Avi Loeb, Frank B Baird Jr. science professor at Harvard University, is behind one of them. He is the head of the Galileo project, which aims to establish a network of sophisticated telescopes that will scan the skies for extraterrestrial objects.

Closed gates at the entrance to Area 51, the Nevada military base. Photograph: Jim Urquhart/Reuters

The privately-funded project, which involves more than 100 scientists, is building its first telescope system on the roof of Harvard University’s observatory, and it will start operating this summer. Loeb plans to make the results of the projects publicly available.

The telescope will use infrared cameras to take video of the sky 24/7, and is equipped with a radio sensor, an audio sensor and a magnetometer to detect non-visual objects. A computer will use artificial intelligence to analyze the data, ignoring objects like birds, drones, planes and meteors, and paying special attention to any objects “that are not man-made”, a said Loeb.

“We’re taking an untraveled road, so there may be fruit close at hand that no one else has picked because it hasn’t been traveled,” Loeb said.

Despite all that UFO research may become de-stigmatized, Loeb said the field is still looked down upon by some astrophysicists and other academics, which may discourage young scientists.

“I really want the next generation to be free to discuss this and make it part of the mainstream,” Loeb said. “Hopefully by getting a high resolution image of something unusual, or finding evidence, which is entirely possible in a year or two, we’ll change it.”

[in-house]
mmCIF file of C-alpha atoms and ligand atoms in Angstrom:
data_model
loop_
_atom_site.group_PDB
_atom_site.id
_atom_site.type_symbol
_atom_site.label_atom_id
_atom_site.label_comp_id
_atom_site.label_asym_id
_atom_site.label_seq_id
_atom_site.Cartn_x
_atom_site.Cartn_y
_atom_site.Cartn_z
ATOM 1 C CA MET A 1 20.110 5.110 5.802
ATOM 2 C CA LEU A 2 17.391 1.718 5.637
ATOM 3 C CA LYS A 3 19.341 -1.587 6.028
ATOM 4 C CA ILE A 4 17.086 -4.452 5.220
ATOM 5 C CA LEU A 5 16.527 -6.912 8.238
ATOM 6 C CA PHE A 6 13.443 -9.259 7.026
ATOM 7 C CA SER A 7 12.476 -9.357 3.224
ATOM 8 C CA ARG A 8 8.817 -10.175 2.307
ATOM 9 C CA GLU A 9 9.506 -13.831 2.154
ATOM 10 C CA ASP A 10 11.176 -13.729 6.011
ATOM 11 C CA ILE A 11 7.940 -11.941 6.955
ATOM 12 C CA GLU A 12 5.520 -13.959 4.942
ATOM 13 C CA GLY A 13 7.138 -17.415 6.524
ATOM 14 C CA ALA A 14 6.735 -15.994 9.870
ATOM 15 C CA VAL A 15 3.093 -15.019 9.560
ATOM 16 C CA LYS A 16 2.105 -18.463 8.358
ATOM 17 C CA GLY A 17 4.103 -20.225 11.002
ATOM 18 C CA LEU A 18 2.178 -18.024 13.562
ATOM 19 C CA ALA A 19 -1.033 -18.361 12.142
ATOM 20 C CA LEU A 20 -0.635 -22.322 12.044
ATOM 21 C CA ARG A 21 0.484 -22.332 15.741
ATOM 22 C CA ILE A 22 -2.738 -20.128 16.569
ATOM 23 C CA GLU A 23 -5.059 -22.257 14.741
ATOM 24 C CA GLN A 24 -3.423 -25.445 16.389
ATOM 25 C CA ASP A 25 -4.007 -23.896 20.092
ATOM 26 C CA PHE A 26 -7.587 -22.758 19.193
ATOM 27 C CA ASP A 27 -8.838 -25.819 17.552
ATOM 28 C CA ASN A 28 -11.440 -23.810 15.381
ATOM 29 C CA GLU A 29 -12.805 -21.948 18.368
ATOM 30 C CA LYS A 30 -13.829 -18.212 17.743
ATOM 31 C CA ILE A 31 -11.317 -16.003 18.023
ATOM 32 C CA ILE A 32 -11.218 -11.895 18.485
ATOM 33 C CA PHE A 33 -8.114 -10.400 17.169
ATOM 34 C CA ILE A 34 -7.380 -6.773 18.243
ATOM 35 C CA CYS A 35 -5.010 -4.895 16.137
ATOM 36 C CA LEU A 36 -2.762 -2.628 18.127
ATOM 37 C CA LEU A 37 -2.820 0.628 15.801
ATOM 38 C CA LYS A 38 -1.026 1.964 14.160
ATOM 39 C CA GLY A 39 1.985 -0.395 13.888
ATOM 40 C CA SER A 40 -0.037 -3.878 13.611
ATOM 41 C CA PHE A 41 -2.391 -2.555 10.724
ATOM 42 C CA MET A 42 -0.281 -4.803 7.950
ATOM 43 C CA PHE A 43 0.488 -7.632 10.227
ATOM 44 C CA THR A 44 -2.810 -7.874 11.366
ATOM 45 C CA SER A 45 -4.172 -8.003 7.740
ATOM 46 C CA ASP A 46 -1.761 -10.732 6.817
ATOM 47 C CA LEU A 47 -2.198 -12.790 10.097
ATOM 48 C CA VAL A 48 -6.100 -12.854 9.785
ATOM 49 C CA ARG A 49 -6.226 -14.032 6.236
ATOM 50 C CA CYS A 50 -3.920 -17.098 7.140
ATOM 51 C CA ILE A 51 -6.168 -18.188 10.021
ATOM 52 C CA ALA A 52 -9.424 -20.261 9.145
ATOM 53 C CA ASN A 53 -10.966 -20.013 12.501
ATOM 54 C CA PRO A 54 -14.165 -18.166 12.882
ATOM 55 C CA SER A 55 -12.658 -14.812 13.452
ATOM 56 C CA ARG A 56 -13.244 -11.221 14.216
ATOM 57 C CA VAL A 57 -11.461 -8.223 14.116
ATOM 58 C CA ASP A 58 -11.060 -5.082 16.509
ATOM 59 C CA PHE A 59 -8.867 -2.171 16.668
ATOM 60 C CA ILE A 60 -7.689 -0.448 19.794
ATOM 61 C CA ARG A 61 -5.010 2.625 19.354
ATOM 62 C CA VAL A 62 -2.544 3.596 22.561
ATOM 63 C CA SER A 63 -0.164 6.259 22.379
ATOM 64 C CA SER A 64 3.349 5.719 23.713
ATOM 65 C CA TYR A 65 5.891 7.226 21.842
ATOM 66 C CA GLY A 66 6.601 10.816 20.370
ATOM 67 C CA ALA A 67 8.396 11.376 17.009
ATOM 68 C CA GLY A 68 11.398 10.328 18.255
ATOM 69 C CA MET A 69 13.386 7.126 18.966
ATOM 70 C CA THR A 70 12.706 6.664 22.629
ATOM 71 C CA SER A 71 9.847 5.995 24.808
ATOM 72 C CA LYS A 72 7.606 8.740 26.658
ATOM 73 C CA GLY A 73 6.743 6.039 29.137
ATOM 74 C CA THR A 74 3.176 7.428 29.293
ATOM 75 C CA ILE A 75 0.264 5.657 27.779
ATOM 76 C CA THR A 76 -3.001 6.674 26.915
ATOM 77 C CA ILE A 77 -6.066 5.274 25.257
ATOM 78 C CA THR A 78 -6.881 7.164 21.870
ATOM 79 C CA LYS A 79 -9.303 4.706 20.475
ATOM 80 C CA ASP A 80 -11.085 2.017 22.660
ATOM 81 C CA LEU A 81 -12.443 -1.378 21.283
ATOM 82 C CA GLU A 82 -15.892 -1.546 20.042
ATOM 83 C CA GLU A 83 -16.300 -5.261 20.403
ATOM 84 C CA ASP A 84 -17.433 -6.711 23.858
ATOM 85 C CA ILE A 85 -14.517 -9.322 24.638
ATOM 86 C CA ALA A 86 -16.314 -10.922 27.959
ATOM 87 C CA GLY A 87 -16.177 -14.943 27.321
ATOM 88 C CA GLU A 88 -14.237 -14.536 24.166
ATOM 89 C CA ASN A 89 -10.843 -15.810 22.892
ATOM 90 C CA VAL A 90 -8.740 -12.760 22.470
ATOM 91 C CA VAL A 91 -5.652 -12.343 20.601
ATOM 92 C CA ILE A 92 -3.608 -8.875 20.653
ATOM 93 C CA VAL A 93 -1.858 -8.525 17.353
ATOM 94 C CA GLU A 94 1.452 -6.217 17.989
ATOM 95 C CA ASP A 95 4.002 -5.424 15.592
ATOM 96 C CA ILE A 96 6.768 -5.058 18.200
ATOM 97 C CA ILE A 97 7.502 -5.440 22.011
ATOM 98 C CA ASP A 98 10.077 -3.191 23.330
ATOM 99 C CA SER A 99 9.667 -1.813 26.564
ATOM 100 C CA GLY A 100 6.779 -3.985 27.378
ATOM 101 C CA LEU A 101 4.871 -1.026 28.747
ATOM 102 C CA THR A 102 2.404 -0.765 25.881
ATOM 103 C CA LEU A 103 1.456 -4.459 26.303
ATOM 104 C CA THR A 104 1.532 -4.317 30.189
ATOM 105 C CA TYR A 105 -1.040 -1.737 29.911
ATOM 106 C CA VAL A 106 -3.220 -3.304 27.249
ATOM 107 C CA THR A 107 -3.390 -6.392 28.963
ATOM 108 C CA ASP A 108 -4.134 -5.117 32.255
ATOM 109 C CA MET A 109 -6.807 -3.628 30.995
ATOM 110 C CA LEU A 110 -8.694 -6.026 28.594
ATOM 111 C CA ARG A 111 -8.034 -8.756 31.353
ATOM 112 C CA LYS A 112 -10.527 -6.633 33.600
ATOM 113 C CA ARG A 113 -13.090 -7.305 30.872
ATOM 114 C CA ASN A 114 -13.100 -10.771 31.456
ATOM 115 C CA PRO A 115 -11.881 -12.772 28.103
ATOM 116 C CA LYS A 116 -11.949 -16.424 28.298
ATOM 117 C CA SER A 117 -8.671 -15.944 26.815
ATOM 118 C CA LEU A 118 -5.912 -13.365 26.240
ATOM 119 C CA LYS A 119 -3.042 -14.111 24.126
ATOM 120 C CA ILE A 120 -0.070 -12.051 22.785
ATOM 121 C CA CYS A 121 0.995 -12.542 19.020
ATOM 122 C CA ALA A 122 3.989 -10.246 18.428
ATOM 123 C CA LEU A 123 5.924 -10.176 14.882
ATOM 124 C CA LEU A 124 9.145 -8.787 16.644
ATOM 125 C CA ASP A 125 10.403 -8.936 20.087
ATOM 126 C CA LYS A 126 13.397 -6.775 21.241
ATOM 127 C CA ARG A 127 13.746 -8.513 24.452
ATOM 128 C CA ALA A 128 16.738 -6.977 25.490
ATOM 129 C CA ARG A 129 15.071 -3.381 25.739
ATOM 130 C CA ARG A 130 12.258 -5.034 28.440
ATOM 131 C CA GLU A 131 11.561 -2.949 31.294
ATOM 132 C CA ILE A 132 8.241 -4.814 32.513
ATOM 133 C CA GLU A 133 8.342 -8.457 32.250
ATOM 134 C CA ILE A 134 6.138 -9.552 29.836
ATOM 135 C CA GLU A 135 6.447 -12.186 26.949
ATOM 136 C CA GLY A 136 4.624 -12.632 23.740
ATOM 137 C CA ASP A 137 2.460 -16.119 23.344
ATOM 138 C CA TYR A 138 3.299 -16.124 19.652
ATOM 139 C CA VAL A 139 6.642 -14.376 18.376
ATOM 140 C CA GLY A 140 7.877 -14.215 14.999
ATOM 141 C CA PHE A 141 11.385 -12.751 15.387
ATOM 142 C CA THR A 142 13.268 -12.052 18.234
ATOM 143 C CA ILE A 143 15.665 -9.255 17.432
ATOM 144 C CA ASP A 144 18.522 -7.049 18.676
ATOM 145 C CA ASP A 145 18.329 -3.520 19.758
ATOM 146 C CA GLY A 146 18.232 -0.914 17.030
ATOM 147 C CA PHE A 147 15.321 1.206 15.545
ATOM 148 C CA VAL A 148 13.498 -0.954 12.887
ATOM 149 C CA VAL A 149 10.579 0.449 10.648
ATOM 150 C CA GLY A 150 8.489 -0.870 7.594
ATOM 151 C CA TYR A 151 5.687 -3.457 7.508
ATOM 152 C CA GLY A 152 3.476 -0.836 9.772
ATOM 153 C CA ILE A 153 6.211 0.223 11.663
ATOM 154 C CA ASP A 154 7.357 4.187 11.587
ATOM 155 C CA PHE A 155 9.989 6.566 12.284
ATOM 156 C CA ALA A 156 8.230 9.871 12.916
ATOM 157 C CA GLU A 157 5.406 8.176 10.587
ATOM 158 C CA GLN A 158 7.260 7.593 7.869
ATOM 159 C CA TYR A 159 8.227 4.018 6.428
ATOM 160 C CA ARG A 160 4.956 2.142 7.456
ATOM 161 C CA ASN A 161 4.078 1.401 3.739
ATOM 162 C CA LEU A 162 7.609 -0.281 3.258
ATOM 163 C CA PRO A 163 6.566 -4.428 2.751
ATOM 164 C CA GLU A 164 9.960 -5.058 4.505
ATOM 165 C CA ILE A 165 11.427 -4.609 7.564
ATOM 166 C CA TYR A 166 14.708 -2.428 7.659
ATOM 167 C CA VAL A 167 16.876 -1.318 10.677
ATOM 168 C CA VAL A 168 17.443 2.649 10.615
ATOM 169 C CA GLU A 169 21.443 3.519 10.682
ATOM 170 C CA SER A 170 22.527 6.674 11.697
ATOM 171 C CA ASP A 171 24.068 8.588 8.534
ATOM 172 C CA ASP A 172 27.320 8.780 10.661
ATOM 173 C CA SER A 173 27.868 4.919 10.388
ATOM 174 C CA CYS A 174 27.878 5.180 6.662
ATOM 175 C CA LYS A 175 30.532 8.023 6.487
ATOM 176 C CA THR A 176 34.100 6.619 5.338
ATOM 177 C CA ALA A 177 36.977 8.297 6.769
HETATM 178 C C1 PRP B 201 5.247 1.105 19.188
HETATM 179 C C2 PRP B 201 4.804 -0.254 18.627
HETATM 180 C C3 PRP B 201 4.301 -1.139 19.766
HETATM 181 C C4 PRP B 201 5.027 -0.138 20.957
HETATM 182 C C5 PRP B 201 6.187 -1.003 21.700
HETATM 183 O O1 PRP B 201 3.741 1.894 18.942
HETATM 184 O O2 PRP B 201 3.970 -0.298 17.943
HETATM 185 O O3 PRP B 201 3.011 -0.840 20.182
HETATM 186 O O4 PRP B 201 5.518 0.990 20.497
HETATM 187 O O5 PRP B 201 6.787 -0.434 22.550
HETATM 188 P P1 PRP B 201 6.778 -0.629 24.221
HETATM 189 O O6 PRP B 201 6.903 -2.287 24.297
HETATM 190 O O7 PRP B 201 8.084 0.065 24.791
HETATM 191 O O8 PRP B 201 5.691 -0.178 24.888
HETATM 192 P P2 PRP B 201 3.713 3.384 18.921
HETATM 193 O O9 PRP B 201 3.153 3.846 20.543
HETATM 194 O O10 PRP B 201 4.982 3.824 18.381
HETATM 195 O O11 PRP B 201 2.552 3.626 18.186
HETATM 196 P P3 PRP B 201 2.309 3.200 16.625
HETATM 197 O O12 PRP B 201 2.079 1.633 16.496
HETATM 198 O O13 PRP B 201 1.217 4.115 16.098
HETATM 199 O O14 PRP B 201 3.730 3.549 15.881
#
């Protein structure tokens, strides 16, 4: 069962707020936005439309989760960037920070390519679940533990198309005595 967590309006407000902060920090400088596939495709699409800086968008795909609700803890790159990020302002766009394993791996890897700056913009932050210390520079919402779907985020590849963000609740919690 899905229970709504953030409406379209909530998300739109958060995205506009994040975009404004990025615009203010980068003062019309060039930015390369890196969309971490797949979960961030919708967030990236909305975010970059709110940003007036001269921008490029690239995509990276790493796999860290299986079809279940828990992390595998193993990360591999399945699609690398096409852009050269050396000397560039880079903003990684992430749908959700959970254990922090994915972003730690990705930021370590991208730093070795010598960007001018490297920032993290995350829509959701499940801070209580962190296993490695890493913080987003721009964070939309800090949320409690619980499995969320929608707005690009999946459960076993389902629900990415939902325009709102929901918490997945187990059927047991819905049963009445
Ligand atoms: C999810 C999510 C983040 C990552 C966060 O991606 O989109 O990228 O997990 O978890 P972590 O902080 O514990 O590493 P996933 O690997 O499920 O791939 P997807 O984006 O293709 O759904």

The Galileo project also hopes to use data collected by Planet Labs, which uses a fleet of miniature satellites to image the entire Earth once a day. By looking both up and down, the probability of discovery is increased.

The collaboration is important, Loeb said, because UFO research to date has been quixotic at best. But those who claim the lack of extraterrestrial evidence means extraterrestrial life doesn’t exist are wrong, Loeb said.

“It’s like a fisherman on the beach, looking at the ocean, saying, ‘Where are all the fish? I see nothing? “, he said. “And obviously, if you don’t use a fishing net, you won’t find anything.”

Longtime space enthusiasts are also hoping for the impact of the James Webb Space Telescope, the largest and most powerful of its kind, launched by NASA in December 2021. When it enters service this summer, the Webb Telescope will allow astronomers to scan the sky, peering into when the universe began to form, as well as help study exo-planets: worlds that surround other suns.

These concerted efforts could make 2022 “a banner year,” said Leonard David, author of Moon Rush: the New Space Race, and a journalist who has reported on the space industry for more than five decades.

“It’s a great time to be alive. The main thing is that something is coming. You can’t have so many people doing so much research and winding up dry,” David said.

“At some point, we’re going to have a confluence of scientific data that supports the likelihood that we’re a pretty mundane place here on earth, and there are a lot of extraterrestrial civilizations out there.

“We have to start thinking that we are not alone. It’s: how crowded are there up there? »

A frequent backdrop to any discussion of extraterrestrial life is how it would affect humans here on earth. Some believe religions could be shaken to the core or there could be a mass existential crisis.

David said aliens, however, could be aware of us and deliberately ignore our planet, which would be an equally devastating blow to the human sense of smugness.

“I don’t know exactly where Earth is and why we would be given any attention,” he said.

“We could be the idiots of the universe.”